The HTML Improvements report can be found in the Search Appearance drop down menu item found in the left hand menu of your Search Console account.
This report is extremely handy in identifying problem areas with Meta descriptions, Title tags and non-indexable content.
HTML Improvements: Meta Description
Three key areas are reported on in this area of the HTML Improvements report:
- Duplicate meta descriptions
- Long meta descriptions
- Short meta descriptions
The duplicate meta descriptions report shows what pages are using the same meta descriptions. Correcting your meta descriptions to be unique per page may improve your search term ranking results and help to identify pages that may contain duplicate content. Google makes reference that correcting duplicate meta descriptions may improve your user’s experience, however, it is unlikely that your pages with duplicate meta descriptions will appear on the same page in the SERPs.
Change the duplicate page titles if possible or indicate with the rel=”canonical” tag which page is the most important for the content, if you find that you do have pages with duplicate content. There are volumes of results for a search query for the term rel=”canonical” if you want more information about this tag and duplicate content. Believe it or not, there are still websites existing and being created with duplicate title tags. Pay attention to this detail when creating a new website or you may find yourself hiring a search engine optimization (SEO) consultant to provide recommendations to correct this issue.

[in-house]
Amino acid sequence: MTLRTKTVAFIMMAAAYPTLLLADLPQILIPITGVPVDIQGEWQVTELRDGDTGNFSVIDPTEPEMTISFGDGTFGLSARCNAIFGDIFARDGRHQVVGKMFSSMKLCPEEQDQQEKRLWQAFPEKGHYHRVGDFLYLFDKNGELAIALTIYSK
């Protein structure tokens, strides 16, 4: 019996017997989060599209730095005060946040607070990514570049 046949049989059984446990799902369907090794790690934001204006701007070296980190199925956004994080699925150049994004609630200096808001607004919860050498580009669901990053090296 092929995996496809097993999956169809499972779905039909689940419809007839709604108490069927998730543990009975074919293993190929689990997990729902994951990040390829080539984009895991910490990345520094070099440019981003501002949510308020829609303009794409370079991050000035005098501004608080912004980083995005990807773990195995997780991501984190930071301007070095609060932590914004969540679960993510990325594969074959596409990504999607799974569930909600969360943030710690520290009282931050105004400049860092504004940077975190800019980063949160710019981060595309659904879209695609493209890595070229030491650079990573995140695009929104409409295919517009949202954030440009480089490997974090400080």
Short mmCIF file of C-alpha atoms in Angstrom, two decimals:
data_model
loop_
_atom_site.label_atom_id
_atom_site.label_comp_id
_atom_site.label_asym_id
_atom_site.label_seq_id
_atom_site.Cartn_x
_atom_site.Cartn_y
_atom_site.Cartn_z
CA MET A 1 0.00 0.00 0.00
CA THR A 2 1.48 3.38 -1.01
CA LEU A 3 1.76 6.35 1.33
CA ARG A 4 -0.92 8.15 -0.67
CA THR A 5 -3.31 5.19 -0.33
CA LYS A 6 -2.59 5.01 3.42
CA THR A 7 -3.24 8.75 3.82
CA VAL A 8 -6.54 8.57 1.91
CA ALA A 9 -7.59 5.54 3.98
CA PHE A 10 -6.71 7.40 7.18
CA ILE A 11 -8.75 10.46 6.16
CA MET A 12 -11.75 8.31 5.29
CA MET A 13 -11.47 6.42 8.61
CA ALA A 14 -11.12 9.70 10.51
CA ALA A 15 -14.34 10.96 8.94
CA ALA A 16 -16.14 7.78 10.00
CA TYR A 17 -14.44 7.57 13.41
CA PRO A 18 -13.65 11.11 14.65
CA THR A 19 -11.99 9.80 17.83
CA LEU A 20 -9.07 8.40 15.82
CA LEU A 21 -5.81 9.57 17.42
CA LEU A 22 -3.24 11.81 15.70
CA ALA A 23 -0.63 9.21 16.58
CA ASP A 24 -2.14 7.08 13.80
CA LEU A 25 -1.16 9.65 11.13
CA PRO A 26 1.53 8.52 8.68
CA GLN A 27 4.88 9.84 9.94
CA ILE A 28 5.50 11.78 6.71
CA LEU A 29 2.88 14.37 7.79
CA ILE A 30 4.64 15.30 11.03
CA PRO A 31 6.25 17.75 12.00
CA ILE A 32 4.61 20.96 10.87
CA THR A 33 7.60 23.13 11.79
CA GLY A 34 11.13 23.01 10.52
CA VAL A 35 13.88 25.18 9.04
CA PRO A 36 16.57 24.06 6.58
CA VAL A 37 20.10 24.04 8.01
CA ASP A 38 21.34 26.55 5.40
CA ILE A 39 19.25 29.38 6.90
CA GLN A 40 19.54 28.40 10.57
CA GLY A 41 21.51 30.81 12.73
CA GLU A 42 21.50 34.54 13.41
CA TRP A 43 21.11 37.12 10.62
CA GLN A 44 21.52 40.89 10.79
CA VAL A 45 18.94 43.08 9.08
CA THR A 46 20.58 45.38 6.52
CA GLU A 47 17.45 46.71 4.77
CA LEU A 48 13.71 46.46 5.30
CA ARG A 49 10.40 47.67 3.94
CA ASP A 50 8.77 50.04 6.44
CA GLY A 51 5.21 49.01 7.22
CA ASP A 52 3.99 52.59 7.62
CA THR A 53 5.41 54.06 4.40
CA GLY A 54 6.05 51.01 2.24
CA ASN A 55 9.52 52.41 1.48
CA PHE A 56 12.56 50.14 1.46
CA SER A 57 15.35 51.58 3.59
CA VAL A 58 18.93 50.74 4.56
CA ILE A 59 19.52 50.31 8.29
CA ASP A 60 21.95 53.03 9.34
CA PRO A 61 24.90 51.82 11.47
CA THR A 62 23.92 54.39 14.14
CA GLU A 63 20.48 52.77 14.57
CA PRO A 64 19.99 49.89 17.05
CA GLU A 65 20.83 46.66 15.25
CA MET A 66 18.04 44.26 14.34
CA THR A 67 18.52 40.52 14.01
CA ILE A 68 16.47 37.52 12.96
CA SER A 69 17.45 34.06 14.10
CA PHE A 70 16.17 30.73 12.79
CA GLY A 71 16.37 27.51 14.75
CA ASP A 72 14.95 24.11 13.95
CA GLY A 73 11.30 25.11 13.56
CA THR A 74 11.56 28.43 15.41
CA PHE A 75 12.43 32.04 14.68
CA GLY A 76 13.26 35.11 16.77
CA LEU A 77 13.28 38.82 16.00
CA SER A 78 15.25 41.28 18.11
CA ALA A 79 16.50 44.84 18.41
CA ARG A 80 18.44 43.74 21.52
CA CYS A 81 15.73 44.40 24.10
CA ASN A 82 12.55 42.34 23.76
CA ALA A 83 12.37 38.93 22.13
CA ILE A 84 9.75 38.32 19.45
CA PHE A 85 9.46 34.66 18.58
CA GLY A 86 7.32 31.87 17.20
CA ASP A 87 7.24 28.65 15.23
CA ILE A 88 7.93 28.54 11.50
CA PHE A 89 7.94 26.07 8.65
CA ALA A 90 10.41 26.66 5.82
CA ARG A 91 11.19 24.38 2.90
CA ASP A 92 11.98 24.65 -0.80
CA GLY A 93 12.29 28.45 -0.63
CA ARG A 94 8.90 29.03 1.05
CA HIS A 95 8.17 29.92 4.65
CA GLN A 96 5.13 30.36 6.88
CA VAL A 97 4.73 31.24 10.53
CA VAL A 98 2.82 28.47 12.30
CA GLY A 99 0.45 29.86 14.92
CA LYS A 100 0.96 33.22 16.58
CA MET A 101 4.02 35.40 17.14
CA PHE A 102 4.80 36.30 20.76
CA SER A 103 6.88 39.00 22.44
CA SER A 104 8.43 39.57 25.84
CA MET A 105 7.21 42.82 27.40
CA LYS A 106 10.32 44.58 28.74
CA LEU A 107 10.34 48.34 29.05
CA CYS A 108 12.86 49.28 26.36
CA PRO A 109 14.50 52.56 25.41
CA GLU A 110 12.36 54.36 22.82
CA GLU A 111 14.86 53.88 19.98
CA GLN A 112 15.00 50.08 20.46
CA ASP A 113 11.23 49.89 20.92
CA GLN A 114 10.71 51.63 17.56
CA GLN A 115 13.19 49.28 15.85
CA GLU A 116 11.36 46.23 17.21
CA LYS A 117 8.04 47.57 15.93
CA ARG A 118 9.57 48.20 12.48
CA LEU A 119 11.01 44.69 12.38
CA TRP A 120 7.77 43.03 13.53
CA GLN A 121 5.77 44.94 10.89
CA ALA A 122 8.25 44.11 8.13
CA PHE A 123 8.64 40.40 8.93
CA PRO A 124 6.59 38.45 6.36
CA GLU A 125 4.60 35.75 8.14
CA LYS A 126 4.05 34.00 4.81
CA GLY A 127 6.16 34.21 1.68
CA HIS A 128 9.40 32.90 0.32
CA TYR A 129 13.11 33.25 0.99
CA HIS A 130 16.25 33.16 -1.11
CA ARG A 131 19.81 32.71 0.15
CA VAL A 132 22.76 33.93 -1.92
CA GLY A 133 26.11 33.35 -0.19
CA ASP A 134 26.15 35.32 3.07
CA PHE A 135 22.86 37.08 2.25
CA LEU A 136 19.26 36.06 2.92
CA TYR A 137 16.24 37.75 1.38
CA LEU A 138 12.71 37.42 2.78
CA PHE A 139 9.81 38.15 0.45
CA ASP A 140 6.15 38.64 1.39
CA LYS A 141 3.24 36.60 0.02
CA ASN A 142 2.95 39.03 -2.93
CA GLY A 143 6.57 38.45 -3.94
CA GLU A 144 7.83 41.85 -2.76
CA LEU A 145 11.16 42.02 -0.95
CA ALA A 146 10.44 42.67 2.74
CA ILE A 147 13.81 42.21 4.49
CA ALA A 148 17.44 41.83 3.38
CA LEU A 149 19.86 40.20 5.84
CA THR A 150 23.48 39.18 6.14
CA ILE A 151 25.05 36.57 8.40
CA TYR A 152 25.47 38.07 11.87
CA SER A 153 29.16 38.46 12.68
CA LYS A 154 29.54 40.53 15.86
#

The long meta descriptions report shows what pages have long meta descriptions. Remember that this is according to Google and they do not indicate what is ‘too long’ so you will need to experiment with this to get it to be removed from this report. We have a set amount of characters to use for the creation of our meta descriptions, which has a minimum and maximum character limit. Having meta descriptions that are too long may cause Google to disregard your meta description in the results snippet and provide a results snippet pulled from your page, created by Google, and usually, not to your liking.
The short meta description report shows what pages have short meta descriptions. Much like the long meta description report, this will help you identify pages with meta descriptions that should be examined and will also need to be experimented with to get these removed from your Google Search Console HTML report. Remember that meta descriptions may show in your search query results snippet and short meta descriptions may be too uninformative to entice a visit from a searcher who viewed your results.
HTML Improvements: Title tag
Well, this is the big one isn’t it? The data in this report should be fairly self explanatory. This report contains data on:
- Missing title tags
- Duplicate title tags
- Long title tags
- Short title tags
- Non-informative title tags